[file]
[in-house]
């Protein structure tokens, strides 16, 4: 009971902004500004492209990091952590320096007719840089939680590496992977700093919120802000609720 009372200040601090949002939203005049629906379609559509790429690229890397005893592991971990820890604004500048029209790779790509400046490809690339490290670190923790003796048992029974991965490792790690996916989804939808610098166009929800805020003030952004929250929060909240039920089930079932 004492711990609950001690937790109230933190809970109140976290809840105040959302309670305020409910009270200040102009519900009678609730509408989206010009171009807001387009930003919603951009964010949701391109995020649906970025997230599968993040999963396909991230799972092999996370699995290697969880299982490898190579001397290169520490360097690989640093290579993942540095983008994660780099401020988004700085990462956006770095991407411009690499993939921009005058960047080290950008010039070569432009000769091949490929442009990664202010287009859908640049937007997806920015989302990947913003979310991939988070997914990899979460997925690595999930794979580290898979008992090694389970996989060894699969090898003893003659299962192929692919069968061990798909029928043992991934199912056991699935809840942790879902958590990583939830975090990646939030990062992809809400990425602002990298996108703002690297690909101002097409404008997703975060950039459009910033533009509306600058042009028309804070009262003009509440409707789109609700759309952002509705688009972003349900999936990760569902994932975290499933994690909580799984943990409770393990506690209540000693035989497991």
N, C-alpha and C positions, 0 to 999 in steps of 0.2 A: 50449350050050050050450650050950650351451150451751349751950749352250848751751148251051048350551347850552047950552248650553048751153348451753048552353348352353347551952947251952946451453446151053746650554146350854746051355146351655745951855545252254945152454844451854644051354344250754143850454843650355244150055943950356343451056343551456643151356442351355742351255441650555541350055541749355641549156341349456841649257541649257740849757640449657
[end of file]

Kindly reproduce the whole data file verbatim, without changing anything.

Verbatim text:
[in-house]
């Protein structure tokens, strides 16, 4: 009971902004500004492209990091952590320096007719840089939680590496992977700093919120802000609720 009372200040601090949002939203005049629906379609559509790429690229890397005893592991971990820890604004500048029209790779790509400046490809690339490290670190923790003796048992029974991965490792790690996916989804939808610098166009929800805020003030952004929250929060909240039920089930079932 004492711990609950001690937790109230933190809970109140976290809840105040959302309670305020409910009270200040102009519900009678609730509408989206010009171009807001387009930003919603951009964010949701391109995020649906970025997230599968993040999963396909991230799972092999996370699995290697969880299982490898190579001397290169520490360097690989640093290579993942540095983008994660780099401020988004700085990462956006770095991407411009690499993939921009005058960047080290950008010039070569432009000769091949490929442009990664202010287009859908640049937007997806920015989302990947913003979310991939988070997914990899979460997925690595999930794979580290898979008992090694389970996989060894699969090898003893003659299962192929692919069968061990798909029928043992991934199912056991699935809840942790879902958590990583939830975090990646939030990062992809809400990425602002990298996108703002690297690909101002097409404008997703975060950039459009910033533009509306600058042009028309804070009262003009509440409707789109609700759309952002509705688009972003349900999936990760569902994932975290499933994690909580799984943990409770393990506690209540000693035989497991």
N, C-alpha and C positions, 0 to 999 in steps of 0.2 A: 50449350050050050050450650050950650351451150451751349751950749352250848751751148251051048350551347850552047950552248650553048751153348451753048552353348352353347551952947251952946451453446151053746650554146350854746051355146351655745951855545252254945152454844451854644051354344250754143850454843650355244150055943950356343451056343551456643151356442351355742351255441650555541350055541749355641549156341349456841649257541649257740849757640449657